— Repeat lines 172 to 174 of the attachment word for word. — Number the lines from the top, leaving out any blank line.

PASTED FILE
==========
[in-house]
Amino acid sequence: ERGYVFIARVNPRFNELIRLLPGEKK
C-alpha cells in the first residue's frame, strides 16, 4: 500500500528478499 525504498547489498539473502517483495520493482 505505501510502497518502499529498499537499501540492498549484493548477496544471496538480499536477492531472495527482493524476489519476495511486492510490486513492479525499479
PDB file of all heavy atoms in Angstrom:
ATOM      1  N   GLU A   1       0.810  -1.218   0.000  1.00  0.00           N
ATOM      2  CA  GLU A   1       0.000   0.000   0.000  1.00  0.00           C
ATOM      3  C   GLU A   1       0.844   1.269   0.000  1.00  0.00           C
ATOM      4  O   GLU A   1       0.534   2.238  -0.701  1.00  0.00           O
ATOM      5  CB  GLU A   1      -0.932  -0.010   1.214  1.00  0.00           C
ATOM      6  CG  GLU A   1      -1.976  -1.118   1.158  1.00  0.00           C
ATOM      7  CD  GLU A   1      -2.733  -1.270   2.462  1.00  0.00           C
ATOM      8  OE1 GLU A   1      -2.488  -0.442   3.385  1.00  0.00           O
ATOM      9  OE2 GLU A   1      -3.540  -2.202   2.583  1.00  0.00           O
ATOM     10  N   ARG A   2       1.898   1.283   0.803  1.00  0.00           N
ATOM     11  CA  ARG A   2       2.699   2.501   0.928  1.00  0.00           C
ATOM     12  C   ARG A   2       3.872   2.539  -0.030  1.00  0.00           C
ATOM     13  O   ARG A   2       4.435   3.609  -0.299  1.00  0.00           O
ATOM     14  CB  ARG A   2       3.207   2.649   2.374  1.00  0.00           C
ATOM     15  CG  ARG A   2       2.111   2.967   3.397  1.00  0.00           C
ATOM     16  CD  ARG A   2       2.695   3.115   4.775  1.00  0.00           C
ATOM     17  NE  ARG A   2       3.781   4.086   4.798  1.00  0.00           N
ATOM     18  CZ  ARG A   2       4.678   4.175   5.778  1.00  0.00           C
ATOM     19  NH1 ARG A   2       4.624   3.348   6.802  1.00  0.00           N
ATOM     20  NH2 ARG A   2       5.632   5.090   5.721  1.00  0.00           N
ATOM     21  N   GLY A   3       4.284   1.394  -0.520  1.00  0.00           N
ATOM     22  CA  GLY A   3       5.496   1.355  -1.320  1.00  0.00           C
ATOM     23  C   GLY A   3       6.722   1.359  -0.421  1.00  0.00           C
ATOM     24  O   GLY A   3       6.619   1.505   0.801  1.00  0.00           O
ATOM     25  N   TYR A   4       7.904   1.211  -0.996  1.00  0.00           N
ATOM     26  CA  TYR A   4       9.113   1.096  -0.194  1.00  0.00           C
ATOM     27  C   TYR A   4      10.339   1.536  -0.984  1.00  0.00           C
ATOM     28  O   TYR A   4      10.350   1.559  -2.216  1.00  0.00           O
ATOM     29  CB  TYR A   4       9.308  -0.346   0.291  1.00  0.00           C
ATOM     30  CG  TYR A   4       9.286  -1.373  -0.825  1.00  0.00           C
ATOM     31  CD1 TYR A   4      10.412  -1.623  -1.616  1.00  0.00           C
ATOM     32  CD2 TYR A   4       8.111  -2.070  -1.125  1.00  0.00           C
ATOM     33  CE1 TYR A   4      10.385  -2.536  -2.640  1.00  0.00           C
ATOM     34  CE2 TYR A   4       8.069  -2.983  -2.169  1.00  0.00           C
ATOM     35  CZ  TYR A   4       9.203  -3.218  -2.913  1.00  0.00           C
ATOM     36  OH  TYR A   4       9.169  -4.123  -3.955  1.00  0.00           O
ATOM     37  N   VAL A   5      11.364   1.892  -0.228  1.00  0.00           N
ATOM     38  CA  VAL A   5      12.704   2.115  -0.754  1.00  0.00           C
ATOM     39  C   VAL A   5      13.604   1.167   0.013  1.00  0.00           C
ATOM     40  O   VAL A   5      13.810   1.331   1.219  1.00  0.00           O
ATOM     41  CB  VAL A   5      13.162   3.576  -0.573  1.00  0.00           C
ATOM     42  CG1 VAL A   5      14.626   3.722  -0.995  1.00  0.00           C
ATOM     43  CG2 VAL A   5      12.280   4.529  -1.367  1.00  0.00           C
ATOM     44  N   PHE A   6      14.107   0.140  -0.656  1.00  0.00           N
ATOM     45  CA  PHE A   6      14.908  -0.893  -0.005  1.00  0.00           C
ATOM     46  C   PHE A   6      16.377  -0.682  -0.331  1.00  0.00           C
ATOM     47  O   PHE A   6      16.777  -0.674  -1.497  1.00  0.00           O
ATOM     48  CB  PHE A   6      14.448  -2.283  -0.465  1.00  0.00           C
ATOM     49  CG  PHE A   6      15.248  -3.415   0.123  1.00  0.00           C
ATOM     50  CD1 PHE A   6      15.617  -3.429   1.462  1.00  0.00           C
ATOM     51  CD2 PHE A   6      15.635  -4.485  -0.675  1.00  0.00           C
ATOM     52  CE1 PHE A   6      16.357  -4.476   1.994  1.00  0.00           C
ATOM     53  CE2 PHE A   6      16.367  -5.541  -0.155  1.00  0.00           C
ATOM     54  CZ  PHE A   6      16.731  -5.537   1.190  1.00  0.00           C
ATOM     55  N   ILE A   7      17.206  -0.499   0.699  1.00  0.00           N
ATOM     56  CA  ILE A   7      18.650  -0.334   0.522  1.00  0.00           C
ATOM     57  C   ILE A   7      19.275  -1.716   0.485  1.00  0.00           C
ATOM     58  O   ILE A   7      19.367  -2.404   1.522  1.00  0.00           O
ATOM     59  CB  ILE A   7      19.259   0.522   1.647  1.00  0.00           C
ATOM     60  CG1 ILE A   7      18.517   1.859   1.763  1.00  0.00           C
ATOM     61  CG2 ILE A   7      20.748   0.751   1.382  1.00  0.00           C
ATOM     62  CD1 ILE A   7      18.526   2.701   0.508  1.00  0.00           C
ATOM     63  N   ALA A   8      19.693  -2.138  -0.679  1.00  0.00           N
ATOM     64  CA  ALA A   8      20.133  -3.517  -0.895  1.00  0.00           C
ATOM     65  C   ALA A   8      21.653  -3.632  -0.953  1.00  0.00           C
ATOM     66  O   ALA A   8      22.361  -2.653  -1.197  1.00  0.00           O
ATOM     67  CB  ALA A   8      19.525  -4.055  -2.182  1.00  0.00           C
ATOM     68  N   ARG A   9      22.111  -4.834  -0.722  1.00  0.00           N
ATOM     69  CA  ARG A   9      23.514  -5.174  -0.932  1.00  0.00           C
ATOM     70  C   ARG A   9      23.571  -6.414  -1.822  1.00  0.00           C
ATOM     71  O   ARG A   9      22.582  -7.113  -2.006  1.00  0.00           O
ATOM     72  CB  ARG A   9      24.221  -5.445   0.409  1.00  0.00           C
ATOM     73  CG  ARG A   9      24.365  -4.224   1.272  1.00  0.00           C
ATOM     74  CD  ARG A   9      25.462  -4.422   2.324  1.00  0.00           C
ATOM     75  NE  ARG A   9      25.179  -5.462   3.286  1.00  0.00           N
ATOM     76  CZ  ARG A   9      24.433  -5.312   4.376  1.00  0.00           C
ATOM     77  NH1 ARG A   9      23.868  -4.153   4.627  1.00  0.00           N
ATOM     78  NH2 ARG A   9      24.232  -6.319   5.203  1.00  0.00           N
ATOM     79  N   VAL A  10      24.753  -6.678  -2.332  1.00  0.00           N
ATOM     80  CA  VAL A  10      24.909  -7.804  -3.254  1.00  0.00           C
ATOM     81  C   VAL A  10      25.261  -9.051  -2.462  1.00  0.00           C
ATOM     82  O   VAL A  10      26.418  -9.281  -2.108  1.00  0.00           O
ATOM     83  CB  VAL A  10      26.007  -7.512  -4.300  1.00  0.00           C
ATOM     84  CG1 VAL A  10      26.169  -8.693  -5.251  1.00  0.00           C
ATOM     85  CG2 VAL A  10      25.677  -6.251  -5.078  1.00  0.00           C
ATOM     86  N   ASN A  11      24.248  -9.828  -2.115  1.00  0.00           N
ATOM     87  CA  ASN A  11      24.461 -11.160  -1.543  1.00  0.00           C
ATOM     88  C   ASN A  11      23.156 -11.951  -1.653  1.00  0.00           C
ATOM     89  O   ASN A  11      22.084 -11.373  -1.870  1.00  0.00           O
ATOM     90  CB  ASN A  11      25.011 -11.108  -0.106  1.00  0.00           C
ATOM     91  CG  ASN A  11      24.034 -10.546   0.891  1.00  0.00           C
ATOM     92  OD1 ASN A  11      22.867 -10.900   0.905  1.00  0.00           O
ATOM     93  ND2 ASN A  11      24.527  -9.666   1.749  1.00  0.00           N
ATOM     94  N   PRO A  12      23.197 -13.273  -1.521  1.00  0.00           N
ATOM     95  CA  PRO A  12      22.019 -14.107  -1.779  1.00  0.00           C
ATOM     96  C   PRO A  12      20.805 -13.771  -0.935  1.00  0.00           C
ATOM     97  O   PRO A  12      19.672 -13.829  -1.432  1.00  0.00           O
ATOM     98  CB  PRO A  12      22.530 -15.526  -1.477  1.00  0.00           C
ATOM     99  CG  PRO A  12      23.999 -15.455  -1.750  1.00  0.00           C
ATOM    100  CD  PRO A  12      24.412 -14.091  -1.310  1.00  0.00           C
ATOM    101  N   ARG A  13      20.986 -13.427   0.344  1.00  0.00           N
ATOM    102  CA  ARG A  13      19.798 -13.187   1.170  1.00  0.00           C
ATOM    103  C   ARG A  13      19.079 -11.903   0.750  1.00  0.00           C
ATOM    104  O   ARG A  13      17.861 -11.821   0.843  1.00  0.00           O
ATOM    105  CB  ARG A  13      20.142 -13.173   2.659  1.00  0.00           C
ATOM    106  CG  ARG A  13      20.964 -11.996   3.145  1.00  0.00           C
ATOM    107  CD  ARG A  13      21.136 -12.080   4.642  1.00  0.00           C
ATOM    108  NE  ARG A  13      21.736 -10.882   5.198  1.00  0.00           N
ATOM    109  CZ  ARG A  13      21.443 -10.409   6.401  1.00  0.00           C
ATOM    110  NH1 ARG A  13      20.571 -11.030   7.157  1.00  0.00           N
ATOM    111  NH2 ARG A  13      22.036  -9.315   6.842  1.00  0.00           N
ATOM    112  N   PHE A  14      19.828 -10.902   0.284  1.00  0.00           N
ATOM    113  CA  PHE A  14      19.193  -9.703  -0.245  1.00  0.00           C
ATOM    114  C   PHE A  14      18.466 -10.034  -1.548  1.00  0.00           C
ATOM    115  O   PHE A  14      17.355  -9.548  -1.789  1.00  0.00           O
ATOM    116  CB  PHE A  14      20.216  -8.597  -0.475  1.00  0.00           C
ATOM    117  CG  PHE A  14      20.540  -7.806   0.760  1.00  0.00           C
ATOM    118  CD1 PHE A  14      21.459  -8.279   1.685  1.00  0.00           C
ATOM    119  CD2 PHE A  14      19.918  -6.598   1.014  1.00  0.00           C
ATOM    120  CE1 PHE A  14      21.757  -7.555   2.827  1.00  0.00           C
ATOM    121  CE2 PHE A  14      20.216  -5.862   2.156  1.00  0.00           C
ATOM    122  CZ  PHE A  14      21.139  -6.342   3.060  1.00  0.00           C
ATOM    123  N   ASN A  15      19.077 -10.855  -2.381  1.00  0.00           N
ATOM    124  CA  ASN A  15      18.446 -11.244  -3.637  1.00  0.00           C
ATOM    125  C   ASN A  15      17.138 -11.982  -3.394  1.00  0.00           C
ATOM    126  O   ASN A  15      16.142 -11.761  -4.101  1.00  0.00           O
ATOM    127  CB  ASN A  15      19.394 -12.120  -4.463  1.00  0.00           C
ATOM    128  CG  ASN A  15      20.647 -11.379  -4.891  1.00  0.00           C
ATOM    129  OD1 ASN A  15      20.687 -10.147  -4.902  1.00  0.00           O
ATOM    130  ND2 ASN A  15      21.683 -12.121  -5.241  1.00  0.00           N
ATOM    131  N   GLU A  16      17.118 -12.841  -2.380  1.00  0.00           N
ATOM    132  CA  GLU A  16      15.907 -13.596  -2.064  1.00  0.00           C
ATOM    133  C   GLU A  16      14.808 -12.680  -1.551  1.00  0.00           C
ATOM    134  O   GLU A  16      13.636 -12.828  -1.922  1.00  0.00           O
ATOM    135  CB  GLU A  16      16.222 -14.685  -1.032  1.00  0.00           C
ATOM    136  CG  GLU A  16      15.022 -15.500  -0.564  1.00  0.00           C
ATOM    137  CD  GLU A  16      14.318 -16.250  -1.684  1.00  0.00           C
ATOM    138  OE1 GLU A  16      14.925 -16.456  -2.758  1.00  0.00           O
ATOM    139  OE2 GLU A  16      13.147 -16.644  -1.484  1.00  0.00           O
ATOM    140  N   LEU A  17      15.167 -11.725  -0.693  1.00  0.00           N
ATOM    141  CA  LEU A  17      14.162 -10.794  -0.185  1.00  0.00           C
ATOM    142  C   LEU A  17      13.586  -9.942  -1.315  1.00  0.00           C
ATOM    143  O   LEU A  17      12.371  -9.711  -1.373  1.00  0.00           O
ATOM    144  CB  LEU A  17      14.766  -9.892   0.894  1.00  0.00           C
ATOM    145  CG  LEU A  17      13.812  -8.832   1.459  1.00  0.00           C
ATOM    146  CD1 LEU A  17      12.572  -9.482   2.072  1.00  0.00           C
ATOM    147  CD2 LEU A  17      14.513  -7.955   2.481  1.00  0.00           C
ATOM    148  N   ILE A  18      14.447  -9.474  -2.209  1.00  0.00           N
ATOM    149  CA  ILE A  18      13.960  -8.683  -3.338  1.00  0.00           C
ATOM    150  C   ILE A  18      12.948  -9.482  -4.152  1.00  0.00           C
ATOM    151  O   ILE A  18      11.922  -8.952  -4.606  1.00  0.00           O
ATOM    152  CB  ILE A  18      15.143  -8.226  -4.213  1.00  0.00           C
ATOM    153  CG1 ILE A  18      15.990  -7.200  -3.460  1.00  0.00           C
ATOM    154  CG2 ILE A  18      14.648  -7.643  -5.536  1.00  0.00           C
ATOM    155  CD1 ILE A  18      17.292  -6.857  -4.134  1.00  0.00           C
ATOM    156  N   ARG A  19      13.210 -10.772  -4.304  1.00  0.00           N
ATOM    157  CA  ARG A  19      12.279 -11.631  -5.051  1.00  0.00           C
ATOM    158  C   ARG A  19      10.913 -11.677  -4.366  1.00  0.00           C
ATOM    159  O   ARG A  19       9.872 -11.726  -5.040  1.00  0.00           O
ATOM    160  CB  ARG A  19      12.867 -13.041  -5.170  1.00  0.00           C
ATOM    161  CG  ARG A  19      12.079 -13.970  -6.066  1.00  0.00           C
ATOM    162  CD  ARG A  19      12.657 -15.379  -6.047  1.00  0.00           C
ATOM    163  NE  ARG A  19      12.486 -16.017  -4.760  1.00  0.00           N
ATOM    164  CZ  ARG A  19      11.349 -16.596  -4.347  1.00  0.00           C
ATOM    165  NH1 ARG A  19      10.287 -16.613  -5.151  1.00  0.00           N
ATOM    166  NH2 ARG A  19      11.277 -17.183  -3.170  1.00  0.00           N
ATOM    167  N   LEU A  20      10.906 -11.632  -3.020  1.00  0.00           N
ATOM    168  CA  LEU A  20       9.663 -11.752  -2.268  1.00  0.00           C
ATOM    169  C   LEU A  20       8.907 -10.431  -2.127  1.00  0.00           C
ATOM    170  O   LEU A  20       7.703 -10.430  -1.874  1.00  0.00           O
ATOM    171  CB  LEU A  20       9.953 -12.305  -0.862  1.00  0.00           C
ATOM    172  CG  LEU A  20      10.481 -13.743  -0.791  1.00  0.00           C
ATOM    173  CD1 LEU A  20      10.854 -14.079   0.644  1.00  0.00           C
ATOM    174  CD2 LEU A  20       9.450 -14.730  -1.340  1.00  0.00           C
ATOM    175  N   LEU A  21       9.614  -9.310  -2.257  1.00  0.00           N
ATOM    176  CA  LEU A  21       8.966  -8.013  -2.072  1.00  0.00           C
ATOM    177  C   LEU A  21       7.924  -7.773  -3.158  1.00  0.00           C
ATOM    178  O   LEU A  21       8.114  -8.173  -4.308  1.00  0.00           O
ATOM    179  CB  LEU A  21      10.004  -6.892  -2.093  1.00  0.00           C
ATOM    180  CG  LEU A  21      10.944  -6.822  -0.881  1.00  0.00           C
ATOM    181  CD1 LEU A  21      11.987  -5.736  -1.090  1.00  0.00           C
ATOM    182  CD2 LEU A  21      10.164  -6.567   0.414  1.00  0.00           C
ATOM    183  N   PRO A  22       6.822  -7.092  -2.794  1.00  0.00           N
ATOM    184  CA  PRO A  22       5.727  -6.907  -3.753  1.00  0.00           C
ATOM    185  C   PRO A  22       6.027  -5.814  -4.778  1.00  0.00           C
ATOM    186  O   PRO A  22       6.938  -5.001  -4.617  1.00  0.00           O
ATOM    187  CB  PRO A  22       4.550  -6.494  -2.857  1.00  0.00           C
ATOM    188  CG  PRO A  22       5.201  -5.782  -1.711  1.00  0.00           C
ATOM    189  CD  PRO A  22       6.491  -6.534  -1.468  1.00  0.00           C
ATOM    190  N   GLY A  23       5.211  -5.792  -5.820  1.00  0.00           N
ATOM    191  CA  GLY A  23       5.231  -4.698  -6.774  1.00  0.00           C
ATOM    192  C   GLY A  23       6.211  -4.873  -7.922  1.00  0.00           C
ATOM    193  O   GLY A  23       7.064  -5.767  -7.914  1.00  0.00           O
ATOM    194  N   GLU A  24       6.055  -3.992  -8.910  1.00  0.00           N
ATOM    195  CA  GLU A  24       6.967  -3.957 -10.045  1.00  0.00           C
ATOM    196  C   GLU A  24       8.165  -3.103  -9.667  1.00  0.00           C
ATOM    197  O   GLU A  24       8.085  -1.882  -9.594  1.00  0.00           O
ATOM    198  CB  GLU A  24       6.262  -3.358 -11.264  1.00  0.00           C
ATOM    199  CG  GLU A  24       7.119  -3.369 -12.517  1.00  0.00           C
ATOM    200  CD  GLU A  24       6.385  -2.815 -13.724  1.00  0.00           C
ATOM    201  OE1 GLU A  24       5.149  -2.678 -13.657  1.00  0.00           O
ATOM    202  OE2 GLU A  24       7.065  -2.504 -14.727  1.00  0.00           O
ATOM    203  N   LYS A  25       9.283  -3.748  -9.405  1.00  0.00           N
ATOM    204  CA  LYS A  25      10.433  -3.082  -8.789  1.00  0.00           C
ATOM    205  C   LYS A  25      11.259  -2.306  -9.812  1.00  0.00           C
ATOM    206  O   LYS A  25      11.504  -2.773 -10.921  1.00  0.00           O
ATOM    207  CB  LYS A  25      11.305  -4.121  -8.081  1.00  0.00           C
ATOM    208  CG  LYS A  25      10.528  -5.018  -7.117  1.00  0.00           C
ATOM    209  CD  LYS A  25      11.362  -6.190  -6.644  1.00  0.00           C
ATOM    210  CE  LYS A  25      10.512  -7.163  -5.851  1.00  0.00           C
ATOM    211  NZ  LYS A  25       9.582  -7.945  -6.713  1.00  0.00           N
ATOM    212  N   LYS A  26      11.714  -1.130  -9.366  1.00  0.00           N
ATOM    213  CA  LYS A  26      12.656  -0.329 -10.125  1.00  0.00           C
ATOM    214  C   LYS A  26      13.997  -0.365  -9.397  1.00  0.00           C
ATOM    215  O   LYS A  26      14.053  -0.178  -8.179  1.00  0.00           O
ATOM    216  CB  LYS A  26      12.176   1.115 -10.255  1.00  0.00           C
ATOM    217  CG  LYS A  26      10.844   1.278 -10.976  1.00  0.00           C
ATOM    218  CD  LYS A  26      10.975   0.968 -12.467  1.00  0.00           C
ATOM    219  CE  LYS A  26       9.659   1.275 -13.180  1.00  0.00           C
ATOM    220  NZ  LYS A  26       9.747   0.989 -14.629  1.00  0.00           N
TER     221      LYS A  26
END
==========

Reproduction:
ATOM    168  CA  LEU A  20       9.663 -11.752  -2.268  1.00  0.00           C
ATOM    169  C   LEU A  20       8.907 -10.431  -2.127  1.00  0.00           C
ATOM    170  O   LEU A  20       7.703 -10.430  -1.874  1.00  0.00           O